There is no denying that communication is an integral part of the human experience. But what about talking to your newborn or infant? Dr. Betty Vohr, professor of pediatrics at Alpert Medical School at Brown University has been quoted as saying, “It seems to me that adults talking to children is absolutely the most cost-effective intervention a family could do to improve children’s language.” Unfortunately, there is a lot of misinformation out there about what you should and shouldn’t do when it comes to talking to your infant. Below you will find three facts to help unlock the truth about baby talk.
Gender Makes a Difference
While gender does seem to play a significant role in infant communication, it does not impact it in the way you might think. According to an article in the medical journal Pediatrics, when babies make sounds, mothers are far more likely to respond with baby talk (88% to 94% of the time) than dads (27% to 33%). It is believed that this disparity may be responsible for the phenomenon that older infants were more likely to respond to their mother’s voice (or even female voices in general) than any male voices. The study also found that parents tend to be more responsive to infant children of the same gender. The bottom line though is that the best results for speech development are attained when both parents respond and interact with the baby at a high level.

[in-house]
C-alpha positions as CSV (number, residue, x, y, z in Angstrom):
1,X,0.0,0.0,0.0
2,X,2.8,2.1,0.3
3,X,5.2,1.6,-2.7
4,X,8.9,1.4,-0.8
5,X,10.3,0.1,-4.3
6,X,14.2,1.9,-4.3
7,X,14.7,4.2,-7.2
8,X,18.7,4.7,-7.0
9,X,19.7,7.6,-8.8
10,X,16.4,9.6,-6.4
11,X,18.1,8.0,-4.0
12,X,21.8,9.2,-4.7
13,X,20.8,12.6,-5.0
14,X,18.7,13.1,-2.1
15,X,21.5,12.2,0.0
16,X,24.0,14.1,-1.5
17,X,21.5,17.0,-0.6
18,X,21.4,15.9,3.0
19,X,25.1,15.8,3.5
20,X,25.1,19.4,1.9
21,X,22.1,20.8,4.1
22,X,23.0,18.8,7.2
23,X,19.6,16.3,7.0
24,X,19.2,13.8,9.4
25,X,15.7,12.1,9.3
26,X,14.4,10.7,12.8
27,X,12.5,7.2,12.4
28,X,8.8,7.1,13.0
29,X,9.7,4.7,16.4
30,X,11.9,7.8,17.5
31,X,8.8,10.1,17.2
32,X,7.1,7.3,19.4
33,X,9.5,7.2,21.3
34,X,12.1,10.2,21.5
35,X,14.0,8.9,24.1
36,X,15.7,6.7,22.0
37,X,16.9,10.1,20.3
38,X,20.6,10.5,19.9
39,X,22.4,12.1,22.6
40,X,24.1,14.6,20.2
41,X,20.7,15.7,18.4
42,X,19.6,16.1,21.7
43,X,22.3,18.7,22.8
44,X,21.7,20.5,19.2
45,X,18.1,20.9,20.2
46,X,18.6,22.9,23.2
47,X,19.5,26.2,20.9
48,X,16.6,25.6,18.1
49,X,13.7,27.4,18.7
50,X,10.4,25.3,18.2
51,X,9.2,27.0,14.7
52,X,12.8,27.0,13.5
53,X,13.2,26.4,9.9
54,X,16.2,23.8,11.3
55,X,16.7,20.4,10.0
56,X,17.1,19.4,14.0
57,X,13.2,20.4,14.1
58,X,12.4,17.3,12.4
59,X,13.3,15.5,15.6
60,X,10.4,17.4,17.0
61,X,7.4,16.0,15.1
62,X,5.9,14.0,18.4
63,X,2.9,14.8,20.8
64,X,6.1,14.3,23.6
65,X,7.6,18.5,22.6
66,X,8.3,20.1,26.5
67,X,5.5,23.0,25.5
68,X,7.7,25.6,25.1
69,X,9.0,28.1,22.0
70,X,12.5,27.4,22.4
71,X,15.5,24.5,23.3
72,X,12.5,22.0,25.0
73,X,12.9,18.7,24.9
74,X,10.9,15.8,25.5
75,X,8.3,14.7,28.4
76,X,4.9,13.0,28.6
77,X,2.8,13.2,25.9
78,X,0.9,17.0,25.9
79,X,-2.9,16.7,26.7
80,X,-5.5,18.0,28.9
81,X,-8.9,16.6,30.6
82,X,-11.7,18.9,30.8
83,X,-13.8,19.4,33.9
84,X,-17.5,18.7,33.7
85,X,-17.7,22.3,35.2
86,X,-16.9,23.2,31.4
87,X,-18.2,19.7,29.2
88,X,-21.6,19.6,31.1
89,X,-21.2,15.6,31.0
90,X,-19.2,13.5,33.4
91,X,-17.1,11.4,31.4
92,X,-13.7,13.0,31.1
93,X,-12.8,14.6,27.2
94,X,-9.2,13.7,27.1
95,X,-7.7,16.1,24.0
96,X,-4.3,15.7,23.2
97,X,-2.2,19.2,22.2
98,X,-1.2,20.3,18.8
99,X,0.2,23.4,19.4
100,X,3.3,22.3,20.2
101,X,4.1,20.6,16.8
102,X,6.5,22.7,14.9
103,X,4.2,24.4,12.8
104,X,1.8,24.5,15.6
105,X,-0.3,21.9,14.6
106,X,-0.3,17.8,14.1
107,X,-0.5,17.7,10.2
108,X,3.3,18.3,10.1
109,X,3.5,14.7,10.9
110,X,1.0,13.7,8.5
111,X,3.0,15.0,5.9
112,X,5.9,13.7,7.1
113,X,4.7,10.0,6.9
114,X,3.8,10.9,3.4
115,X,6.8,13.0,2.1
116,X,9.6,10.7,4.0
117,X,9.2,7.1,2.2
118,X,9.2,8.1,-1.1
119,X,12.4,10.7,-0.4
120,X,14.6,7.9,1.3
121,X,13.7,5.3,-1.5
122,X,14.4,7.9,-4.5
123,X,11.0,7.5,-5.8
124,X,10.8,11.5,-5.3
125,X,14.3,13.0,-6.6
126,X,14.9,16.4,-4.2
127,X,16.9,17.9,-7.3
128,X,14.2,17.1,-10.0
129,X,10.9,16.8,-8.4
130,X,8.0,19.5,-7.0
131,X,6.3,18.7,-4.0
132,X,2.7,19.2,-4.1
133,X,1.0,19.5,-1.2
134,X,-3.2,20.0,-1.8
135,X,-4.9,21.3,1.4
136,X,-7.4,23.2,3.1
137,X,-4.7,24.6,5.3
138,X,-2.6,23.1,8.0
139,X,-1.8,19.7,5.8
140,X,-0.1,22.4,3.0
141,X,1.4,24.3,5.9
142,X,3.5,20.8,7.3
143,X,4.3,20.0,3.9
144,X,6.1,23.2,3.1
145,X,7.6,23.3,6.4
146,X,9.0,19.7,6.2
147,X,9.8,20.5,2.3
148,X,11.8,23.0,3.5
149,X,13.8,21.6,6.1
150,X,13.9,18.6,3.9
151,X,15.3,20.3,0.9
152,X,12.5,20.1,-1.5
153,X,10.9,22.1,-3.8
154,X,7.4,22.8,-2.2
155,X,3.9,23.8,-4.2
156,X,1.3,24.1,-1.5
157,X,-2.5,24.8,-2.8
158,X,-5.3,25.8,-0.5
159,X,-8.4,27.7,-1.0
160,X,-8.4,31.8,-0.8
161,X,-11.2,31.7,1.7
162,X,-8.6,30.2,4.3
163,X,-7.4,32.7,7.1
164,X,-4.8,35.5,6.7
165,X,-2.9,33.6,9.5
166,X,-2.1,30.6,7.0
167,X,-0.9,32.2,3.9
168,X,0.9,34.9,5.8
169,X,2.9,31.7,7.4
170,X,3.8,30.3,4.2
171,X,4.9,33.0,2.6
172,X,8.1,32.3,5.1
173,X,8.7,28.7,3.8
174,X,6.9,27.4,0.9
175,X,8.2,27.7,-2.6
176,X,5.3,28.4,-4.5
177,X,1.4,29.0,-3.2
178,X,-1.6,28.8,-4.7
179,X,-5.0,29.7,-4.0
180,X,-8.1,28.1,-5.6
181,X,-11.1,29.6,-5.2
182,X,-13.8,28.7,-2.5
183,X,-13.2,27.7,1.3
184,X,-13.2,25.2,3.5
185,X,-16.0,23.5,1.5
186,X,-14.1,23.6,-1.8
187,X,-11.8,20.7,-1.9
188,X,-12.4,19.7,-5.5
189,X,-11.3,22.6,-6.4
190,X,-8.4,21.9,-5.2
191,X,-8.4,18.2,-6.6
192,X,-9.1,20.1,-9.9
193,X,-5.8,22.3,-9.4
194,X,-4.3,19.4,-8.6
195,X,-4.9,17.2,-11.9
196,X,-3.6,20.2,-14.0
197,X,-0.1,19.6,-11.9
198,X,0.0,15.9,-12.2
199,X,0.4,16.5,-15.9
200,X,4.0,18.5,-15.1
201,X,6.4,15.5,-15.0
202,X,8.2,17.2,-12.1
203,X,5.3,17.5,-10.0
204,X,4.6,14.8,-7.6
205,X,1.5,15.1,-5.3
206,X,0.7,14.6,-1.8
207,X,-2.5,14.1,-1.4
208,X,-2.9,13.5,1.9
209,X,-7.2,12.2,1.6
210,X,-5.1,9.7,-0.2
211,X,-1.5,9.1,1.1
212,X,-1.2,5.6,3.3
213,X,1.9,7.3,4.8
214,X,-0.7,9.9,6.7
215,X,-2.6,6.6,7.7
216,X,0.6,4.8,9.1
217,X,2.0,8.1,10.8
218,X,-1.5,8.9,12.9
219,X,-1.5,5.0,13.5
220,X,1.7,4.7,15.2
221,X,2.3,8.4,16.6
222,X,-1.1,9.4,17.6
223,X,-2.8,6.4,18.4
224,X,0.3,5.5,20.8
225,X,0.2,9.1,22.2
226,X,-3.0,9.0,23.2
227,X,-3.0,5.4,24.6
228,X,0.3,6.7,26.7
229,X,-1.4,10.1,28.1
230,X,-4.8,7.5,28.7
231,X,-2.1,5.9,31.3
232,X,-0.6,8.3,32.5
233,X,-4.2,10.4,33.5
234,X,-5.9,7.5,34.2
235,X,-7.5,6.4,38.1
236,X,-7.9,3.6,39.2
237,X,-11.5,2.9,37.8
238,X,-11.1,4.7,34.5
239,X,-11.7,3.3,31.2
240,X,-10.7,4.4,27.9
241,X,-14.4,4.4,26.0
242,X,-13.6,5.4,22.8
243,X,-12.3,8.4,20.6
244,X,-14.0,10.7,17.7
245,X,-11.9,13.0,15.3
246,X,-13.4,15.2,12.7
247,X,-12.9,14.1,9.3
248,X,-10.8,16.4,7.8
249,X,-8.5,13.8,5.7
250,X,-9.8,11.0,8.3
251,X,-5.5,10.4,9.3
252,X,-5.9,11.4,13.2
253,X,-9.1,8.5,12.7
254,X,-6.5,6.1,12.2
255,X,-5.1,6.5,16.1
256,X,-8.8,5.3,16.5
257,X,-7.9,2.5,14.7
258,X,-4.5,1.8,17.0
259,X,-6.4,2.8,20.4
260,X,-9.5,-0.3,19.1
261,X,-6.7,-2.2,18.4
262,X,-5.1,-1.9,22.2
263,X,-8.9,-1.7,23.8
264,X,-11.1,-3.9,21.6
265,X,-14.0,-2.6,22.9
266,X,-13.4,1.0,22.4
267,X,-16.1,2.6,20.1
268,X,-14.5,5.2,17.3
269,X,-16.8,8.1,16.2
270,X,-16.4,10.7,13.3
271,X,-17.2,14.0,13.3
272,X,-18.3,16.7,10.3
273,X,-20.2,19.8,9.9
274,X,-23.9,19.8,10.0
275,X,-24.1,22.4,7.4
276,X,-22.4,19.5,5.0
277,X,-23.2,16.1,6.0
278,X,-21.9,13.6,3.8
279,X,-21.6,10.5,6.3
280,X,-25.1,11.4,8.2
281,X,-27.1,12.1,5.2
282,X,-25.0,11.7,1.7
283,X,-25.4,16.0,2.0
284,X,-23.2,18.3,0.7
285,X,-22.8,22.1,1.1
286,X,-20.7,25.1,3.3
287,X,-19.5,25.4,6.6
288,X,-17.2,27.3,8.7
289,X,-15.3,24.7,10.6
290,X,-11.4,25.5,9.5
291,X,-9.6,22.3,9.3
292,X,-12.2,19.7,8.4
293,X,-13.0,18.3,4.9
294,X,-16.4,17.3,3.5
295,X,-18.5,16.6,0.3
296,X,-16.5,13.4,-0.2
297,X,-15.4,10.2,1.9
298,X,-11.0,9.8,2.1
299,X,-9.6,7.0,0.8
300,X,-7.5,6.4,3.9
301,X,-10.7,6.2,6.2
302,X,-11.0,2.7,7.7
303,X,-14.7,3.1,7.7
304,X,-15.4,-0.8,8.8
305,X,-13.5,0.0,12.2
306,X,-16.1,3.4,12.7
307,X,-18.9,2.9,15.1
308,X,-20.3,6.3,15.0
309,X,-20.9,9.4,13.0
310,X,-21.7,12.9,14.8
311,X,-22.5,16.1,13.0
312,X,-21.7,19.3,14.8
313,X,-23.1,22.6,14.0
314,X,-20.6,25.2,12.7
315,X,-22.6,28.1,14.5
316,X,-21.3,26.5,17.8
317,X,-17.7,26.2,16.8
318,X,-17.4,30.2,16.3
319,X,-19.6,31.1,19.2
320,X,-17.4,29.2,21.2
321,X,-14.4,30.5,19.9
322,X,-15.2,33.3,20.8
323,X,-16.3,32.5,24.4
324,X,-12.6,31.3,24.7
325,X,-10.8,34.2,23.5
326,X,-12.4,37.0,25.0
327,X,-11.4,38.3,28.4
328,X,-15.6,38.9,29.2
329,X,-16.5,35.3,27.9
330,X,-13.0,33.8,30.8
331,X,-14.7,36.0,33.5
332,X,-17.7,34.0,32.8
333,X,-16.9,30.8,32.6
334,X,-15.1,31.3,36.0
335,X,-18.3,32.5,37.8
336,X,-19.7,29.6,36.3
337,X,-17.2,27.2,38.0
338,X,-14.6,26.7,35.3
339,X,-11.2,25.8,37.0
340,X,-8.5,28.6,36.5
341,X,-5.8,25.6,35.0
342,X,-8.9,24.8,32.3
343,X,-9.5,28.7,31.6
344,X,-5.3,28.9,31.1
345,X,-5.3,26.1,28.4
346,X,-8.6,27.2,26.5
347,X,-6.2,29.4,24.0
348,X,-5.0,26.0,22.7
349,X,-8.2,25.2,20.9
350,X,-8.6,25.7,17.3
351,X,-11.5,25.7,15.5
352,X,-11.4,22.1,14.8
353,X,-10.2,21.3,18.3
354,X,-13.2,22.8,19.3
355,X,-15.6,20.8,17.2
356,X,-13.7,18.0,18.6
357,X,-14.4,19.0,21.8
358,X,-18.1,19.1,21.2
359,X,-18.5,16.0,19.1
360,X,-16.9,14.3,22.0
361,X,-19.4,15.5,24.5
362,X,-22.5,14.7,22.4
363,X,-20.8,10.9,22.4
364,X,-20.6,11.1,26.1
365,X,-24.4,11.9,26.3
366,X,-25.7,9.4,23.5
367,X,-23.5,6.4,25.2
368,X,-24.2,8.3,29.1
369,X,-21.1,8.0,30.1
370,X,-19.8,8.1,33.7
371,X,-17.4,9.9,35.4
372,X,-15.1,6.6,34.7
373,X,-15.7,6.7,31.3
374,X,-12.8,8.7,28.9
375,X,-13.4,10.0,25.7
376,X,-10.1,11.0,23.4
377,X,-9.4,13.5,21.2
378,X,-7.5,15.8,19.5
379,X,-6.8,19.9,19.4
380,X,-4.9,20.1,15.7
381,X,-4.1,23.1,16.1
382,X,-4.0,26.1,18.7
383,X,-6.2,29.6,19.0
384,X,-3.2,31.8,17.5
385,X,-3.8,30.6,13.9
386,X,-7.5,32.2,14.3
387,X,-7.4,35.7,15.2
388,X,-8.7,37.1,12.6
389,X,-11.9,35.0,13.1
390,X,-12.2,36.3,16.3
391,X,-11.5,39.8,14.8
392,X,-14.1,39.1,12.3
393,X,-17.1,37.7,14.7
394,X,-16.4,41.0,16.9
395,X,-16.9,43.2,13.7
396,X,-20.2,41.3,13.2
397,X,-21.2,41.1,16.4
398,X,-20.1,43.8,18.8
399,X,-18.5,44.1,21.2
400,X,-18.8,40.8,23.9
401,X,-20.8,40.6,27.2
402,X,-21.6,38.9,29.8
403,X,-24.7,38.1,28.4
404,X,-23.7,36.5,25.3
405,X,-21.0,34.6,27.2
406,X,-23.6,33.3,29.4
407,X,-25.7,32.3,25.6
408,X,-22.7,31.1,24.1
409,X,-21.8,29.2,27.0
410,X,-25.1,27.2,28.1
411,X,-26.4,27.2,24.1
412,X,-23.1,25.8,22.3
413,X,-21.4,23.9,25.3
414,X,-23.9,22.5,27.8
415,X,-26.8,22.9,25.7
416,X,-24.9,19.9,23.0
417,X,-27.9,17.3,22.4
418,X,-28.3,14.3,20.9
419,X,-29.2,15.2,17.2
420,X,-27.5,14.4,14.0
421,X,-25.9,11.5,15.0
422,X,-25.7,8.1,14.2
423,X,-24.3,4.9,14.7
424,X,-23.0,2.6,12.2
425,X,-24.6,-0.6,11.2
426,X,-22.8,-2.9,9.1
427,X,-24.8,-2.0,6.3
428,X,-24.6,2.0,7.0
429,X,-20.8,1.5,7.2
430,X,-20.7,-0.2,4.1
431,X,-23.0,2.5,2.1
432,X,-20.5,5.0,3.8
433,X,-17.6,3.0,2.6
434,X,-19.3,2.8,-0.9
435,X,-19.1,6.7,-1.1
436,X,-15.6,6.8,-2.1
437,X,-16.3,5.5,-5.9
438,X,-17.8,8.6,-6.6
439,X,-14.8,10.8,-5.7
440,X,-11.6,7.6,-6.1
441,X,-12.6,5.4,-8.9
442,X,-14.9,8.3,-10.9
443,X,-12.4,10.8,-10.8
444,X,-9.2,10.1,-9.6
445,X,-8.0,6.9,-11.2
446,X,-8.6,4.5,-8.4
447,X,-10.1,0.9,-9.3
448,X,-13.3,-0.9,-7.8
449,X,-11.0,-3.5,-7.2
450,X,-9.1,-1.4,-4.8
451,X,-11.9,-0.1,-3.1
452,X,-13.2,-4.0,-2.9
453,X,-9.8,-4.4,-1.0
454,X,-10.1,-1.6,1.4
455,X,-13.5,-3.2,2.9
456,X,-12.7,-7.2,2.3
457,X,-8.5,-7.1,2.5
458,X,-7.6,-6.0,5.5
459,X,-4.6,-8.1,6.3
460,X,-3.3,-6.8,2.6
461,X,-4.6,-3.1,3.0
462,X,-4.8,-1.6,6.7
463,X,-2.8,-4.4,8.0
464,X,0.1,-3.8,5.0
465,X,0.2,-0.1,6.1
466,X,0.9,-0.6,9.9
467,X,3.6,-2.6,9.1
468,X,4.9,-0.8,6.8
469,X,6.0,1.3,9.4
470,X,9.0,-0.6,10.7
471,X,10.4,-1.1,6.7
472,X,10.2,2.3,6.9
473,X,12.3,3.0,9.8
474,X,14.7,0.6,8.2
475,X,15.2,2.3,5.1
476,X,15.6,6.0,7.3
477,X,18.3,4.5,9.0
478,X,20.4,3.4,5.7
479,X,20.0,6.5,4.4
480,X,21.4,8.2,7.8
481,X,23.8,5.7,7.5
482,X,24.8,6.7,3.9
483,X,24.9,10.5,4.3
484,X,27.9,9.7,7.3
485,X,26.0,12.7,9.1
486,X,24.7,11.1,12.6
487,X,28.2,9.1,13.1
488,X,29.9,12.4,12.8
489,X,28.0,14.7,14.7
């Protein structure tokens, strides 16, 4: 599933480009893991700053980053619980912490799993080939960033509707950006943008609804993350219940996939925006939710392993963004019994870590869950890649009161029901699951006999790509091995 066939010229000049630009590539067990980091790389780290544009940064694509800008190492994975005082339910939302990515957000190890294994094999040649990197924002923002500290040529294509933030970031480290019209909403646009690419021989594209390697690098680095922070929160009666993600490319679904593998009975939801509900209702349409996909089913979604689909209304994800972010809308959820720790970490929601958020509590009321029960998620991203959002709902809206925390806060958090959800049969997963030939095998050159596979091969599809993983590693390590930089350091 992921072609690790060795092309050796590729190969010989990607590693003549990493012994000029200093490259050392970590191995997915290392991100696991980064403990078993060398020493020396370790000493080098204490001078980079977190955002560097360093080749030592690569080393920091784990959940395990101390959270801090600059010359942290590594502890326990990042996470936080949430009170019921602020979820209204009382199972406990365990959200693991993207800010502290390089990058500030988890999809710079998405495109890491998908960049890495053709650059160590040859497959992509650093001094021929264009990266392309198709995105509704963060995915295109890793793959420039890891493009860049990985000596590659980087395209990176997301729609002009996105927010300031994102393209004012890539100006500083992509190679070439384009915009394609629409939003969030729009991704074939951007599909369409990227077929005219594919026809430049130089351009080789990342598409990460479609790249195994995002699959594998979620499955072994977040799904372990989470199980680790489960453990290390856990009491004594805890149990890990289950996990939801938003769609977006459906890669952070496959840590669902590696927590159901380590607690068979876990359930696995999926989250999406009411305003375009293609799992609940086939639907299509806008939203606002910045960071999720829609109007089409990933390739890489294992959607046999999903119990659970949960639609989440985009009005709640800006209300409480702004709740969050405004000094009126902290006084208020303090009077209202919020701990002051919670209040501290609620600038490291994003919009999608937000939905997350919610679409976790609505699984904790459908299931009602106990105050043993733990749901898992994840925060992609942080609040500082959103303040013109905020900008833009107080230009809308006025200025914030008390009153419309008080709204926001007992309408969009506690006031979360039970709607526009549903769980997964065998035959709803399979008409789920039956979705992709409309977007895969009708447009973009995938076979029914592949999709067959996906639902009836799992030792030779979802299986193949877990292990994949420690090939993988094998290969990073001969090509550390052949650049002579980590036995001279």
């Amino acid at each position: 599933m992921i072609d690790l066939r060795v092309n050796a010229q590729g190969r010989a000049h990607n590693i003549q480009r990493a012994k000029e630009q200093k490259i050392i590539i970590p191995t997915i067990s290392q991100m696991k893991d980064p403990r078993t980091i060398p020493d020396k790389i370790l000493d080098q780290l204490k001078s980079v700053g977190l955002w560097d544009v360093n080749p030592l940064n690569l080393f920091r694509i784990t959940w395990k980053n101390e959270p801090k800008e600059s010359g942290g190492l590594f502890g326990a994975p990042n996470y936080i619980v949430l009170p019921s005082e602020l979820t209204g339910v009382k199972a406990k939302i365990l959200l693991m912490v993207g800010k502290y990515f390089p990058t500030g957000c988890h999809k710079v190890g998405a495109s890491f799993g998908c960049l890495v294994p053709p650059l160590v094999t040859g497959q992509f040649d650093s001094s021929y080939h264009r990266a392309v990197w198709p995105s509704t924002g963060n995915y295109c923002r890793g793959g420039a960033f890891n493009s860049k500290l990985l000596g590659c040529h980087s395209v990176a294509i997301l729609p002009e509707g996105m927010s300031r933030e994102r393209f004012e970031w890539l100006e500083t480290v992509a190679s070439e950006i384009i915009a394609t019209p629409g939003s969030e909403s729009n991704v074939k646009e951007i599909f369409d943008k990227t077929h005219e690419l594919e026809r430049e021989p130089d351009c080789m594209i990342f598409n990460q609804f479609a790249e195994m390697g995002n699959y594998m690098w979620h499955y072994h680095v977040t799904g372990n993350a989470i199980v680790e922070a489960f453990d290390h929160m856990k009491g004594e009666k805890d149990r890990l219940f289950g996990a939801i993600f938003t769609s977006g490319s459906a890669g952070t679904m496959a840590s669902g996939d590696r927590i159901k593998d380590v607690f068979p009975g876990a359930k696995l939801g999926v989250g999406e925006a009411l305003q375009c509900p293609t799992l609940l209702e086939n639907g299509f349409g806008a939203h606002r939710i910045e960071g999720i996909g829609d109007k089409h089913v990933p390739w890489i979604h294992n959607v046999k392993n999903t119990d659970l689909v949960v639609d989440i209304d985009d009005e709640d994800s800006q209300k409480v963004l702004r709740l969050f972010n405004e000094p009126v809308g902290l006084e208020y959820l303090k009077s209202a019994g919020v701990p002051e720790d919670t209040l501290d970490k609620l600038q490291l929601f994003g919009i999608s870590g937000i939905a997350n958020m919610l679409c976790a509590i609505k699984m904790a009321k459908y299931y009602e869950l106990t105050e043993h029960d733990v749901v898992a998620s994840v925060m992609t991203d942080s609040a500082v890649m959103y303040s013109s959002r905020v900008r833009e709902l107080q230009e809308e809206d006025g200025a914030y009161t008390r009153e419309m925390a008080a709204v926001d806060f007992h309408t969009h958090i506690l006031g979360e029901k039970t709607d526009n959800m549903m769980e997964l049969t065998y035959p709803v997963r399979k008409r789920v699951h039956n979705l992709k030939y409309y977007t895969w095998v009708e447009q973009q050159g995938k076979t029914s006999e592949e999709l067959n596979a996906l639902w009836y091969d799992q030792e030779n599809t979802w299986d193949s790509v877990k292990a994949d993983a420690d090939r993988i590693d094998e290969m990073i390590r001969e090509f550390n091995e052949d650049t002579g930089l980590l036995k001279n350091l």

Never Use Baby Talk
While it has become a common belief that you should only speak to your baby the same way you would an adult, that notion is a false statement. The use of baby talk (also referred to as infant-directed speech) has been well established as beneficial. Babies prefer this type of speech because it helps them pay closer attention to speech, especially when there is background noise. Baby talk is characterized by a higher than usual pitch, slower speech rate, simple vocabulary, and extensive use of repetition that emphasizes important words. Exaggerated and positive facial expressions may accompany these speech patterns.
Bilingual Language Development
Children learning two languages at a young age do not experience any differences in developmental patterns or timing as compared to monolingual babies. While their overall vocabulary will be the same, the words they know will be split between the two languages so it may appear that they are not learning as quickly. Some will point to this as being a reason to avoid baby talk in two languages. However, there are significant benefits in terms metalinguistic and cognitive skills.